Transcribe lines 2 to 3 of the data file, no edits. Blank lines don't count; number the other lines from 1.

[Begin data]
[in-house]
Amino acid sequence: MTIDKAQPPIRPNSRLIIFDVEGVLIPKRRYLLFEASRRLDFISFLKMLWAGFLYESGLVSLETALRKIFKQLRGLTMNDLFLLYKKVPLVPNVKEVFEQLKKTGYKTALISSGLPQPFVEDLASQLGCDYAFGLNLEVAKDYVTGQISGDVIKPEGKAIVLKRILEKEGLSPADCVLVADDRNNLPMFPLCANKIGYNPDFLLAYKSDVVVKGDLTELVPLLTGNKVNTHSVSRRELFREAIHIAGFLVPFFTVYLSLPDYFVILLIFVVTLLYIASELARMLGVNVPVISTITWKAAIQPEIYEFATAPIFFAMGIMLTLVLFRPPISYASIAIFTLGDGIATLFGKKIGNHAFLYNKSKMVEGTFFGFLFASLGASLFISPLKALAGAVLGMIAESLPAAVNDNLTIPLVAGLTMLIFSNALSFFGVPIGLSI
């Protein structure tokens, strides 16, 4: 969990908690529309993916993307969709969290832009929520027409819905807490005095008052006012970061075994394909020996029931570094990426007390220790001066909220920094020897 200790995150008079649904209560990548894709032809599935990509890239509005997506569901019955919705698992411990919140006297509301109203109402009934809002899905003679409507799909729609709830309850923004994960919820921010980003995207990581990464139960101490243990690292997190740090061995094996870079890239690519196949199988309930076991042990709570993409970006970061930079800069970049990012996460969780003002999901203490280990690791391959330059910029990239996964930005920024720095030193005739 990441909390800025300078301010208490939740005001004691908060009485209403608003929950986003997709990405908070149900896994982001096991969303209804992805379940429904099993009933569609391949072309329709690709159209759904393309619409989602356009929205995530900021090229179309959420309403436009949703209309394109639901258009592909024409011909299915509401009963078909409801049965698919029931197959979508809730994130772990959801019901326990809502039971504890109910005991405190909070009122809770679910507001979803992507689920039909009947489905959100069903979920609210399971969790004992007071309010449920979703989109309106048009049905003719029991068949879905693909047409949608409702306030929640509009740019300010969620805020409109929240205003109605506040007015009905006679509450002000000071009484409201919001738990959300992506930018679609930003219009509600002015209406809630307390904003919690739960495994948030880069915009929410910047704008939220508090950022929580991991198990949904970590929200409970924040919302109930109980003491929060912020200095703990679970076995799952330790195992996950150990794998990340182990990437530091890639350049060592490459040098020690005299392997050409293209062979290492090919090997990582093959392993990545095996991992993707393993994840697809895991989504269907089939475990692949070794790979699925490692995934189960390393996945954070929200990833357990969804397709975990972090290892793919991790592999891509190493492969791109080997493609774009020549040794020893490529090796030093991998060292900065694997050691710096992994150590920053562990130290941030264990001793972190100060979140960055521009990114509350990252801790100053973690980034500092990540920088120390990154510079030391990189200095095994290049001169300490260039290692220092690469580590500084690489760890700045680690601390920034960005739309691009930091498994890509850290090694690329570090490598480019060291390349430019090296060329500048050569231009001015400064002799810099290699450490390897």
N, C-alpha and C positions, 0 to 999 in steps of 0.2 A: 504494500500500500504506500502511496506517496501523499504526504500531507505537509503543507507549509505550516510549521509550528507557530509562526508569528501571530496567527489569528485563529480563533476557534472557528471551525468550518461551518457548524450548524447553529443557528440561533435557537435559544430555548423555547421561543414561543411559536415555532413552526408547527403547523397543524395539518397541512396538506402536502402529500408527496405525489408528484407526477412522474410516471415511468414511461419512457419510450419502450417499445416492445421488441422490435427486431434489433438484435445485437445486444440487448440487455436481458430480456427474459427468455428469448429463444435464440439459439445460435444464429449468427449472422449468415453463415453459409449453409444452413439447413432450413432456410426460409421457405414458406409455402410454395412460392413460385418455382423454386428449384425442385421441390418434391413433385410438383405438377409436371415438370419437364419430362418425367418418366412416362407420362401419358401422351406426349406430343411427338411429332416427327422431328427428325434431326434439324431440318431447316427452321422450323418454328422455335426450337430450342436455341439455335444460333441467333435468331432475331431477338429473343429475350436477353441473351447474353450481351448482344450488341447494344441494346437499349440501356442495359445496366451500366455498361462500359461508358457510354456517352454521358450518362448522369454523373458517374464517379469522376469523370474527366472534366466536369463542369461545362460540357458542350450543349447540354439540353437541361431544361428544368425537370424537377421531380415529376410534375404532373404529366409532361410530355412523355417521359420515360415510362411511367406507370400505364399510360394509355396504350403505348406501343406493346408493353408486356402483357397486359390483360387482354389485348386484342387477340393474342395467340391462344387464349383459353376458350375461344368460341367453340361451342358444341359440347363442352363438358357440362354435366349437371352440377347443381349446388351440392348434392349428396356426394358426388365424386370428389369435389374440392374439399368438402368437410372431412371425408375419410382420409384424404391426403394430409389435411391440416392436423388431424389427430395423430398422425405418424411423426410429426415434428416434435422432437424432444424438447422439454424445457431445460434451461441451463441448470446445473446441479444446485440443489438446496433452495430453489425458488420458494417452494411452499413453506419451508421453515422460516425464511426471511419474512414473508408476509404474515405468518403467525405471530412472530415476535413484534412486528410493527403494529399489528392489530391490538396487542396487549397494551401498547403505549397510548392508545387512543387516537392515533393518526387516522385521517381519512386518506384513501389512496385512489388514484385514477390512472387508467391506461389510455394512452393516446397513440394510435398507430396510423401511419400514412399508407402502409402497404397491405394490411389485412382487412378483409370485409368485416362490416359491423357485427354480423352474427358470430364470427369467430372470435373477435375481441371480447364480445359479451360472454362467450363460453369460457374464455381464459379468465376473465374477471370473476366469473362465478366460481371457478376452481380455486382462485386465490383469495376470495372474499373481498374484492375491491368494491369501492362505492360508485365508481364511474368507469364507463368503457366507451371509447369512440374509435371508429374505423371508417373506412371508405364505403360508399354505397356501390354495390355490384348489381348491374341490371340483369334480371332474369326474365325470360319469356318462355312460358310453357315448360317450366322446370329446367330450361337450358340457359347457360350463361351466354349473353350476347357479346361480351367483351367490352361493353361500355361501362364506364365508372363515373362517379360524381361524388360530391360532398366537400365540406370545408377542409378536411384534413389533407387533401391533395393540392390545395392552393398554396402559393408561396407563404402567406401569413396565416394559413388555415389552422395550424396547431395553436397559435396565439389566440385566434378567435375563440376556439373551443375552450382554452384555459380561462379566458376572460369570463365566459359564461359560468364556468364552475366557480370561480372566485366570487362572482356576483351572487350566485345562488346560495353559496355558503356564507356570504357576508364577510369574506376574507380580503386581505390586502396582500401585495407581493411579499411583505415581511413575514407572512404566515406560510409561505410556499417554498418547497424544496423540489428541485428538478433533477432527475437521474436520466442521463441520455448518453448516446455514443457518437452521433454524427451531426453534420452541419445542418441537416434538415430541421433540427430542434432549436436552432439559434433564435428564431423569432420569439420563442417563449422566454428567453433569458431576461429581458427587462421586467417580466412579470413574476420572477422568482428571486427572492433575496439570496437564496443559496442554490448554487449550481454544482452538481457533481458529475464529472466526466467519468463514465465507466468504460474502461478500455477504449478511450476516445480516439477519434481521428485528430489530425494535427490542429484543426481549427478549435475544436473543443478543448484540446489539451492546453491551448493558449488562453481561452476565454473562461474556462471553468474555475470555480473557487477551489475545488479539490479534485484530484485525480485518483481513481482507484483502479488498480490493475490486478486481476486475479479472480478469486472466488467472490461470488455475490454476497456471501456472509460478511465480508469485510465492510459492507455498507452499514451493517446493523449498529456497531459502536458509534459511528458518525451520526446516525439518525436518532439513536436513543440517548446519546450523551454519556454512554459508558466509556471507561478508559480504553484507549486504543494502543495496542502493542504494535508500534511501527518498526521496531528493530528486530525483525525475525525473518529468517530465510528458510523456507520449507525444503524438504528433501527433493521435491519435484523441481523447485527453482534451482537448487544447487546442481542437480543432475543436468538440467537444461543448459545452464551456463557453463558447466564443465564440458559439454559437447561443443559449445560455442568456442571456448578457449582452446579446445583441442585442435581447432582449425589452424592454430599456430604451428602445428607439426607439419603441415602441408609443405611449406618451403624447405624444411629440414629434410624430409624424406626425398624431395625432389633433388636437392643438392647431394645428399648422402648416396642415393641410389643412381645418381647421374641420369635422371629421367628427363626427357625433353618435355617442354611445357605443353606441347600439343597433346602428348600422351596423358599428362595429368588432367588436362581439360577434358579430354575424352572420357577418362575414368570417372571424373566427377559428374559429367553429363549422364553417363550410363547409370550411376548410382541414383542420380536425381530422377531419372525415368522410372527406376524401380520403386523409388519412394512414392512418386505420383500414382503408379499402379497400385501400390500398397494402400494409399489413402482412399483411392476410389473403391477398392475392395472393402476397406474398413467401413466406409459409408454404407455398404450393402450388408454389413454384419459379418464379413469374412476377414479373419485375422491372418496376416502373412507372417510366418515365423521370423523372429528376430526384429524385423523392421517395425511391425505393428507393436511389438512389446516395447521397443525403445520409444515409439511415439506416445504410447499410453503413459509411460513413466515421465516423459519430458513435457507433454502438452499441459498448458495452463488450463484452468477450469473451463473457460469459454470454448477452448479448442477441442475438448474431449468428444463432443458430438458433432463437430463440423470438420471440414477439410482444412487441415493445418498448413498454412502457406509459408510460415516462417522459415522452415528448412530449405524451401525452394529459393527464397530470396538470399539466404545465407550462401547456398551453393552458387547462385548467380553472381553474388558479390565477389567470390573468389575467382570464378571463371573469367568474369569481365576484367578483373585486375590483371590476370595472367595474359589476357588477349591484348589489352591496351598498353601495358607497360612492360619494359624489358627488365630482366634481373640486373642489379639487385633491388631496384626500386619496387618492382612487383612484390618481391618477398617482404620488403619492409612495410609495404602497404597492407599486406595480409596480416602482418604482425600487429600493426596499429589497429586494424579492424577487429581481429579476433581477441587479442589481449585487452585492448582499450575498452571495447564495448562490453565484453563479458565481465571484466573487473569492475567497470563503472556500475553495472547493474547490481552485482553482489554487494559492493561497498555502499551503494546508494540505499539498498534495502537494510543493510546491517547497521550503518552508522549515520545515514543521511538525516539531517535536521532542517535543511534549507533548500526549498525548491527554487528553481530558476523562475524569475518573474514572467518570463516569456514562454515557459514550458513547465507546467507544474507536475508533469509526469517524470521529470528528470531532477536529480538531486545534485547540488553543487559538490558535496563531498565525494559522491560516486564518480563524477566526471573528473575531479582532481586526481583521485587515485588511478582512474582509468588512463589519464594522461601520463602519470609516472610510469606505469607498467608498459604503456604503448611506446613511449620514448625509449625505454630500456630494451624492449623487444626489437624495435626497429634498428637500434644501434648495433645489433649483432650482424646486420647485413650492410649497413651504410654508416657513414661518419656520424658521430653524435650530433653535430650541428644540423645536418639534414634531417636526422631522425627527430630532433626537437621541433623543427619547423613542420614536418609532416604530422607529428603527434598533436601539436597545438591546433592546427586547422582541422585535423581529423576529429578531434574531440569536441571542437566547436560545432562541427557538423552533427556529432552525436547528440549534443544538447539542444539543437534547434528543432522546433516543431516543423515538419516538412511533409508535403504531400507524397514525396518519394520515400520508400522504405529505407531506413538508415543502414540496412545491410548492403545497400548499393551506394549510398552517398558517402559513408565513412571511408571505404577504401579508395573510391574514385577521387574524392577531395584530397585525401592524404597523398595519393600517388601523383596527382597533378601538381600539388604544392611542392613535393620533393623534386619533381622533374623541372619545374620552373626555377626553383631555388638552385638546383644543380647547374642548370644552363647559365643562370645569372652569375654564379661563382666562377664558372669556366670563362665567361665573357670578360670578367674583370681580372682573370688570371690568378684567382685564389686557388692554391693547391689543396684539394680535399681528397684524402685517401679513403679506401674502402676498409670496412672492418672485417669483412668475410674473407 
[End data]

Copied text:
Amino acid sequence: MTIDKAQPPIRPNSRLIIFDVEGVLIPKRRYLLFEASRRLDFISFLKMLWAGFLYESGLVSLETALRKIFKQLRGLTMNDLFLLYKKVPLVPNVKEVFEQLKKTGYKTALISSGLPQPFVEDLASQLGCDYAFGLNLEVAKDYVTGQISGDVIKPEGKAIVLKRILEKEGLSPADCVLVADDRNNLPMFPLCANKIGYNPDFLLAYKSDVVVKGDLTELVPLLTGNKVNTHSVSRRELFREAIHIAGFLVPFFTVYLSLPDYFVILLIFVVTLLYIASELARMLGVNVPVISTITWKAAIQPEIYEFATAPIFFAMGIMLTLVLFRPPISYASIAIFTLGDGIATLFGKKIGNHAFLYNKSKMVEGTFFGFLFASLGASLFISPLKALAGAVLGMIAESLPAAVNDNLTIPLVAGLTMLIFSNALSFFGVPIGLSI
């Protein structure tokens, strides 16, 4: 969990908690529309993916993307969709969290832009929520027409819905807490005095008052006012970061075994394909020996029931570094990426007390220790001066909220920094020897 200790995150008079649904209560990548894709032809599935990509890239509005997506569901019955919705698992411990919140006297509301109203109402009934809002899905003679409507799909729609709830309850923004994960919820921010980003995207990581990464139960101490243990690292997190740090061995094996870079890239690519196949199988309930076991042990709570993409970006970061930079800069970049990012996460969780003002999901203490280990690791391959330059910029990239996964930005920024720095030193005739 990441909390800025300078301010208490939740005001004691908060009485209403608003929950986003997709990405908070149900896994982001096991969303209804992805379940429904099993009933569609391949072309329709690709159209759904393309619409989602356009929205995530900021090229179309959420309403436009949703209309394109639901258009592909024409011909299915509401009963078909409801049965698919029931197959979508809730994130772990959801019901326990809502039971504890109910005991405190909070009122809770679910507001979803992507689920039909009947489905959100069903979920609210399971969790004992007071309010449920979703989109309106048009049905003719029991068949879905693909047409949608409702306030929640509009740019300010969620805020409109929240205003109605506040007015009905006679509450002000000071009484409201919001738990959300992506930018679609930003219009509600002015209406809630307390904003919690739960495994948030880069915009929410910047704008939220508090950022929580991991198990949904970590929200409970924040919302109930109980003491929060912020200095703990679970076995799952330790195992996950150990794998990340182990990437530091890639350049060592490459040098020690005299392997050409293209062979290492090919090997990582093959392993990545095996991992993707393993994840697809895991989504269907089939475990692949070794790979699925490692995934189960390393996945954070929200990833357990969804397709975990972090290892793919991790592999891509190493492969791109080997493609774009020549040794020893490529090796030093991998060292900065694997050691710096992994150590920053562990130290941030264990001793972190100060979140960055521009990114509350990252801790100053973690980034500092990540920088120390990154510079030391990189200095095994290049001169300490260039290692220092690469580590500084690489760890700045680690601390920034960005739309691009930091498994890509850290090694690329570090490598480019060291390349430019090296060329500048050569231009001015400064002799810099290699450490390897």